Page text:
Gospel of Luke 1:26–38
Behold, you will conceive in your womb and bear a son.
The angel Gabriel was sent from God to a town of Galilee called Nazareth, to a virgin betrothed to a man named Joseph, of the house of David, and the virgin’s name was Mary. And coming to her, he said, “Hail, full of grace! The Lord is with you.” But she was greatly troubled at what was said and pondered what sort of greeting this might be. Then the angel said to her, “Do not be afraid, Mary, for you have found favor with God.
“Behold, you will conceive in your womb and bear a son, and you shall name him Jesus. He will be great and will be called Son of the Most High, and the Lord God will give him the throne of David his father, and he will rule over the house of Jacob forever, and of his kingdom there will be no end.” But Mary said to the angel, “How can this be, since I have no relations with a man?” And the angel said to her in reply, “The Holy Spirit will come upon you, and the power of the Most High will overshadow you. Therefore the child to be born will be called holy, the Son of God. And behold, Elizabeth, your relative, has also conceived a son in her old age, and this is the sixth month for her who was called barren; for nothing will be impossible for God.” Mary said, “Behold, I am the handmaid of the Lord. May it be done to me according to your word.” Then the angel departed from her.
In the Spiritual Exercises of St. Ignatius of Loyola (1491-1556) Ignatius invites the retreatant to pray with this Gospel using the method of ‘Imaginative Contemplation’ and the ‘Prayer of the Senses’.
Mary Ward followed this method when she prayed with this Gospel. Her retreat notes are short but powerful.
“Extraordinary great lights and very many notable things” (Liege April 1619)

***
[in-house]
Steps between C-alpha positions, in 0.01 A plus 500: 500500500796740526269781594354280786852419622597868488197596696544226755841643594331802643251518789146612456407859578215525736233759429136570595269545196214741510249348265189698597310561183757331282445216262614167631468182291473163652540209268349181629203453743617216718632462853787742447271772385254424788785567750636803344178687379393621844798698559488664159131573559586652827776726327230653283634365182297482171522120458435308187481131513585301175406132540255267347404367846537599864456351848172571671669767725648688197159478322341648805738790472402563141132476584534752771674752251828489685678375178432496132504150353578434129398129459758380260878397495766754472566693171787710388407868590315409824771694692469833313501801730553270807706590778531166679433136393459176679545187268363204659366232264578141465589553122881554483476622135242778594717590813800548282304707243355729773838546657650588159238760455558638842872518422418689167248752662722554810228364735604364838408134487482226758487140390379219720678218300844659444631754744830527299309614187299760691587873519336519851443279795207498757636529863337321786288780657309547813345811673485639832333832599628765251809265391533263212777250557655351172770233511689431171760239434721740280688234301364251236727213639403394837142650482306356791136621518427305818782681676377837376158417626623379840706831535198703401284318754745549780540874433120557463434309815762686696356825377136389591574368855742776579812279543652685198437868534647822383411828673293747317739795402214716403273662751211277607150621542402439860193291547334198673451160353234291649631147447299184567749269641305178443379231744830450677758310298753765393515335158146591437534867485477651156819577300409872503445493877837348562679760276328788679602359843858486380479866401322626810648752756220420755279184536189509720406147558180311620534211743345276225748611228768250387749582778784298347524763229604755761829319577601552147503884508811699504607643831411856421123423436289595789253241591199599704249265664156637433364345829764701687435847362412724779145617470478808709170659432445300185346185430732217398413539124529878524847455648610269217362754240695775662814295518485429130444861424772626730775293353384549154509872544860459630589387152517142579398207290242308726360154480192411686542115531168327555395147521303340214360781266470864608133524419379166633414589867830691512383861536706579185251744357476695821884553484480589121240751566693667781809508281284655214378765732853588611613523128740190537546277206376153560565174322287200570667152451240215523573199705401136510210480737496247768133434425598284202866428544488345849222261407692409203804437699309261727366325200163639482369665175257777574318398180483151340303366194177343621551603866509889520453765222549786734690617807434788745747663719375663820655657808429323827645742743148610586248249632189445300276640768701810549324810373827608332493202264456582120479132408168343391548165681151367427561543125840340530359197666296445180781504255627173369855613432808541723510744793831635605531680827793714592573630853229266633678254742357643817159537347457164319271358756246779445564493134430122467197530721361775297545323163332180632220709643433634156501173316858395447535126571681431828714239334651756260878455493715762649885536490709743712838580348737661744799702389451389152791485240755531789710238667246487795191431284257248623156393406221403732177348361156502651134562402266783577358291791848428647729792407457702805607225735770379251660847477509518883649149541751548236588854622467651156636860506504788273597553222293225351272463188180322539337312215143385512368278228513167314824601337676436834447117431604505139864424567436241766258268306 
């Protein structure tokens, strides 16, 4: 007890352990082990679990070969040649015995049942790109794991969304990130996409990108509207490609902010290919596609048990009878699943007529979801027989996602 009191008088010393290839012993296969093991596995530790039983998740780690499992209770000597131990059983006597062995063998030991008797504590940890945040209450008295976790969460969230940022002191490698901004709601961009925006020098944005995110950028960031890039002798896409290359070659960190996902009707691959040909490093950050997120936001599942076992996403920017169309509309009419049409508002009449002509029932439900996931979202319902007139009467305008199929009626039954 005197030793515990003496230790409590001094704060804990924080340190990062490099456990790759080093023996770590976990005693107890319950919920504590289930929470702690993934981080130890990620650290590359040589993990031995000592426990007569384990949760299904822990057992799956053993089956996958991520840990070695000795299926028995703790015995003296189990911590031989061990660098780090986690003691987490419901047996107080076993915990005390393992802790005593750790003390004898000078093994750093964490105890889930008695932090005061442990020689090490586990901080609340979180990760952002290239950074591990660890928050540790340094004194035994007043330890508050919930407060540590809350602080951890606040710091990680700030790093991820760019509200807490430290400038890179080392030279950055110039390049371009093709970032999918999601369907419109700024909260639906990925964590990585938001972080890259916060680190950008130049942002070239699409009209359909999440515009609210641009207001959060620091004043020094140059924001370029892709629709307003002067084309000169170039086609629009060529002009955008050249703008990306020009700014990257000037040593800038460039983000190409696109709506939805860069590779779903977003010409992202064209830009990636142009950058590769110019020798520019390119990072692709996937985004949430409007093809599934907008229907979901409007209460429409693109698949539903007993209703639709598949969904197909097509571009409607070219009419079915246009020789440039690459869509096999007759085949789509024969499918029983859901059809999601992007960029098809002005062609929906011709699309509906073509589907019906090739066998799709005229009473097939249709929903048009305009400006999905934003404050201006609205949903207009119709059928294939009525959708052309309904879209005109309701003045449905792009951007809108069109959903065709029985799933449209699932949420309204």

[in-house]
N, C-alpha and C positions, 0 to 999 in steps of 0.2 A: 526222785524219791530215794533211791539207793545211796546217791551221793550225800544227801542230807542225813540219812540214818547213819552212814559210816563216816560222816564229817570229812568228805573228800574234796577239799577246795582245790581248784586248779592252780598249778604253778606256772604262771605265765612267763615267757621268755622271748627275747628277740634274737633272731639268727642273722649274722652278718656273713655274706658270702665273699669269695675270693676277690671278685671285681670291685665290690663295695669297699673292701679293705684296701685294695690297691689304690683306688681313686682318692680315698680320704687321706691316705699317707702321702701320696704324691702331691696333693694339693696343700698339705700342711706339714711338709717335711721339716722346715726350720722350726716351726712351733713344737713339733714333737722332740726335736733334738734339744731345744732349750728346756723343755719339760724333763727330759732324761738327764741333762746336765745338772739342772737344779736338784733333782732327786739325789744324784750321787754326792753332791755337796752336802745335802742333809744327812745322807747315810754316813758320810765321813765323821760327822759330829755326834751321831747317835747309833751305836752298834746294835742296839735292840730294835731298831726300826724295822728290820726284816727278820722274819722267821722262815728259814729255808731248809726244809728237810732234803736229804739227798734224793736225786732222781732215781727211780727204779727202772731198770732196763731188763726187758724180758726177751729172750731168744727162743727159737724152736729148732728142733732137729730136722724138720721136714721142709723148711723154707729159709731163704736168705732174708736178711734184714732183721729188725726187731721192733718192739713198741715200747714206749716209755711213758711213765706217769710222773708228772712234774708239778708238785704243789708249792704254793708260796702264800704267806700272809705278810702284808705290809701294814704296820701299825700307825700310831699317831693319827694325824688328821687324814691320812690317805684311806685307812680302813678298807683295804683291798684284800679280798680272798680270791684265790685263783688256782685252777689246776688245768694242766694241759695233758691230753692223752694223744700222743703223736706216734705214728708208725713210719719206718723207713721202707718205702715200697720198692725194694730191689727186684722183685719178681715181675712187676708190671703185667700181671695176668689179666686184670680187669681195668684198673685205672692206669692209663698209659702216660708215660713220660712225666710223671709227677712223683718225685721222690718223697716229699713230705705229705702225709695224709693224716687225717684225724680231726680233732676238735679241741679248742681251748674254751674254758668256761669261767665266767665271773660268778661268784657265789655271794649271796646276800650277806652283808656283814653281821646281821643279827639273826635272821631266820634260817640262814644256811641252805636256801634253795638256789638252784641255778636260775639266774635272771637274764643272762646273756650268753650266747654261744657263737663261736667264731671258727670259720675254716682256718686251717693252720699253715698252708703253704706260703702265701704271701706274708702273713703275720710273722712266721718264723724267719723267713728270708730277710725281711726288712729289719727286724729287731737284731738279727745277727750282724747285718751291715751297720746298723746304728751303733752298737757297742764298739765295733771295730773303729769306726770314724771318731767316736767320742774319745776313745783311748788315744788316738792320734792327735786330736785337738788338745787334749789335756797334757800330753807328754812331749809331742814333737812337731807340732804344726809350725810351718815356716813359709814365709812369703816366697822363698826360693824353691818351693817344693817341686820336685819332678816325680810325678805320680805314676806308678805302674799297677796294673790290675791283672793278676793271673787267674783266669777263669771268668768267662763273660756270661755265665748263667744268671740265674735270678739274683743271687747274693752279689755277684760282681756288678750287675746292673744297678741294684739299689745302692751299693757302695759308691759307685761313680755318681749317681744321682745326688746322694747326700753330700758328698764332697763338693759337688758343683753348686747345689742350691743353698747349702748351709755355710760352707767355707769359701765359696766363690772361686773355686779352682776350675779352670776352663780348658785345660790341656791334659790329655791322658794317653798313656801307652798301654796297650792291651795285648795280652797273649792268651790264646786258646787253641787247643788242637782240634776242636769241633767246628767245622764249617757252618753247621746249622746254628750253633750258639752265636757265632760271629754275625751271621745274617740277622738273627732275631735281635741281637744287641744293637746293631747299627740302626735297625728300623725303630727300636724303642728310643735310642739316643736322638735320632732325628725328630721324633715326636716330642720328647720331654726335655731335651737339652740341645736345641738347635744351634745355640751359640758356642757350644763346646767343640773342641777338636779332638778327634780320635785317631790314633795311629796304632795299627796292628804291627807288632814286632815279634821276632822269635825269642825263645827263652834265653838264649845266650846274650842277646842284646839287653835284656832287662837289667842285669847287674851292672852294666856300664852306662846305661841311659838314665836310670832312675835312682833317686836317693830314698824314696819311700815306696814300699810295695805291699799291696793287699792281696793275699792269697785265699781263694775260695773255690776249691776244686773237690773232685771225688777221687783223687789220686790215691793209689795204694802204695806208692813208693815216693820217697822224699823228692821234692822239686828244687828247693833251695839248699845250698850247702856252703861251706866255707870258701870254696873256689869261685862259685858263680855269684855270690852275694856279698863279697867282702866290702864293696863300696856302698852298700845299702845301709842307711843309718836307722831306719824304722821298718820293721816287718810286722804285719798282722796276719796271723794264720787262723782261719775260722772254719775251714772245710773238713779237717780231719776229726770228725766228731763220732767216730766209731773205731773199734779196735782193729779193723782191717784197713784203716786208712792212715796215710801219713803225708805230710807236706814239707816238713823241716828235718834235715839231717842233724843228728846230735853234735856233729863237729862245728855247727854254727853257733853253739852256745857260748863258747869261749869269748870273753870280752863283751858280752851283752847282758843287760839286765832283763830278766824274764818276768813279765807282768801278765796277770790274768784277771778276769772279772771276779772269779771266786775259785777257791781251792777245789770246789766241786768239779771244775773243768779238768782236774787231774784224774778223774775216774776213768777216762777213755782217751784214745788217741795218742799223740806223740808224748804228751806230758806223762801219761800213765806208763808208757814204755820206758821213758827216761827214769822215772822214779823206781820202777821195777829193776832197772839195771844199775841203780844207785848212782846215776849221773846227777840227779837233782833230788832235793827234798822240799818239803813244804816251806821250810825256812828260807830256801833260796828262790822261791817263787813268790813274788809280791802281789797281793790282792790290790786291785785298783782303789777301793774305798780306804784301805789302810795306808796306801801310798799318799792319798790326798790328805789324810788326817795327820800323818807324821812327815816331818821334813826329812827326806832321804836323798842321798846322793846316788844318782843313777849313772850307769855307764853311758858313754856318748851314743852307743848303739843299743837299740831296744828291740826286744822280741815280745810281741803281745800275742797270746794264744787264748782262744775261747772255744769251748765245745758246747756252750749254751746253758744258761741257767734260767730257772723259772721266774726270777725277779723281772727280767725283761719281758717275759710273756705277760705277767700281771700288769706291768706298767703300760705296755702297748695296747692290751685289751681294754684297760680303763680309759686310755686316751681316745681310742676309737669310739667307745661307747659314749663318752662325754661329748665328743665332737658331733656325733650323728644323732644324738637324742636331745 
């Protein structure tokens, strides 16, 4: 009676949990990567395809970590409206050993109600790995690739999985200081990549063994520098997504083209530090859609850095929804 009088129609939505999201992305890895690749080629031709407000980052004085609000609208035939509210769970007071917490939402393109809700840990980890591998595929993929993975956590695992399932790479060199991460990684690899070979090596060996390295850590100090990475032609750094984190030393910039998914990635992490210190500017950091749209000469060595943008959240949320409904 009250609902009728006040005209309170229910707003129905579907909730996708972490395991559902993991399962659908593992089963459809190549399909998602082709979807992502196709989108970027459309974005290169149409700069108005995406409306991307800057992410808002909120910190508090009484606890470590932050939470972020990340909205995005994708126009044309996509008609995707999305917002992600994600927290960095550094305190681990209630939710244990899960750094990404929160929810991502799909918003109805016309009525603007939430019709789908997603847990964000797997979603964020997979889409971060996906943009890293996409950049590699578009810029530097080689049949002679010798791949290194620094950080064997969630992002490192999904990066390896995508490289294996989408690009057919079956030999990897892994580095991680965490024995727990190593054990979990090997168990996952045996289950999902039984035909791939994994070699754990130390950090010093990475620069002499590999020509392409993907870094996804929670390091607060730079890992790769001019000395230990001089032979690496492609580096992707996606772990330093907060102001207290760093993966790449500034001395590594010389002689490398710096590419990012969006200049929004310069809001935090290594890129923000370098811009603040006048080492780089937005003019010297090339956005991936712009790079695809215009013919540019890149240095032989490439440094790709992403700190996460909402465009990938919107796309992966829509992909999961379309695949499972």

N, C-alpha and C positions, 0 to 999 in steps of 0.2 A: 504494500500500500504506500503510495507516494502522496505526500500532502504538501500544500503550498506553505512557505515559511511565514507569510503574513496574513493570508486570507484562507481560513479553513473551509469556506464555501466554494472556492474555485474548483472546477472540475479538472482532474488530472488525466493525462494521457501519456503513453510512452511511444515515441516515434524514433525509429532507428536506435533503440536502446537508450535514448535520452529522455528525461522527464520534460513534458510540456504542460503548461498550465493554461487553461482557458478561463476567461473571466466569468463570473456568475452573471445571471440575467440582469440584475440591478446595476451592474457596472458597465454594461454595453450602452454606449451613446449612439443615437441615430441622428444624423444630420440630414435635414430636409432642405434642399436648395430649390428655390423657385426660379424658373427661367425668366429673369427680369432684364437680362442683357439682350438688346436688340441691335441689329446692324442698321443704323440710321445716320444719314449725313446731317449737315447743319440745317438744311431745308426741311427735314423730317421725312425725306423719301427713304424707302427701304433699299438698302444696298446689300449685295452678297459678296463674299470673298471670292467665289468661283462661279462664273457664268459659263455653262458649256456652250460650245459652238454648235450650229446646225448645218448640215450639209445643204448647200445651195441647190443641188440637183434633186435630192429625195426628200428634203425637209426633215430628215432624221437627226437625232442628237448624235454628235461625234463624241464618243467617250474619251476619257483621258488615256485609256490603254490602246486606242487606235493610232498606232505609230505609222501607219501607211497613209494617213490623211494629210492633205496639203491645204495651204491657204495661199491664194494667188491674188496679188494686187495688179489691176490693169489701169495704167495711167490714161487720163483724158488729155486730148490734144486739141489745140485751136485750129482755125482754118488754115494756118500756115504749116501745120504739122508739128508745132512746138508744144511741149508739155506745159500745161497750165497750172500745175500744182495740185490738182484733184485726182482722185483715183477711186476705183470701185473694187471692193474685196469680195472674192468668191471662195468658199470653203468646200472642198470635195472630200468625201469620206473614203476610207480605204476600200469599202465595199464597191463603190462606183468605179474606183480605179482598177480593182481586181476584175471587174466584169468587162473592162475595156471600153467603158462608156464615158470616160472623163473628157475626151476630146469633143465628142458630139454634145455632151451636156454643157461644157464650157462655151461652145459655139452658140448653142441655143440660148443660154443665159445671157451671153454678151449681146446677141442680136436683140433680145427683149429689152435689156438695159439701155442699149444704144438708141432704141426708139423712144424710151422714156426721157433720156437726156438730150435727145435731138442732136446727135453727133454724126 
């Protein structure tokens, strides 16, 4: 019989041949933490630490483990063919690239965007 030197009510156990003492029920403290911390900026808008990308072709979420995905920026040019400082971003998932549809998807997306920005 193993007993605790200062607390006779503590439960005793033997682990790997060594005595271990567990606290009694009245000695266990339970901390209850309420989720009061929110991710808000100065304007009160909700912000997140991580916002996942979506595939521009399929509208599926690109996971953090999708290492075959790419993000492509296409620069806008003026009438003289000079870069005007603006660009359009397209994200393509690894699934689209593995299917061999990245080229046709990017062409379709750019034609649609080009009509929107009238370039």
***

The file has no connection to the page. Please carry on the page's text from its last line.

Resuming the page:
Unfortunately, however, as she expresses to her companions she was interrupted from her journal writing at this moment and doesn’t record any detail, although she says she clearly remembers the meaning she received.
In further preparation for Christmas on this fourth week of Advent, I feel drawn to follow in Mary Ward’s footsteps with the Ignatian method of prayer
The rhythm of the Ignatian prayer goes like this.
Preparation Prayer: I become still and aware that I living in the presence of my loving Creator.
I imagine the scene as I read
I ask for what I desire
I see the persons. I watch and contemplate them.
I watch, notice and consider what they are saying.
I watch and consider what they are doing.
I listen to what is happening in my heart as I enter the scene. I stay in contact with my feelings.
Next is ‘The Prayer of the Senses’ It is for lovers of Jesus. Jesus was central in Mary Ward’s life.
Here I use all my senses: sight, hearing, touch, smell, taste as I savour what I noticed earlier in my prayer.
Mary Ward came to experience God as “Parent of Parent and Friend of Friends”.
The concluding part of the contemplation is to have a conversation with my Creator about what I have discovered.
and then end with the prayer Jesus taught us –
‘The Our Father’.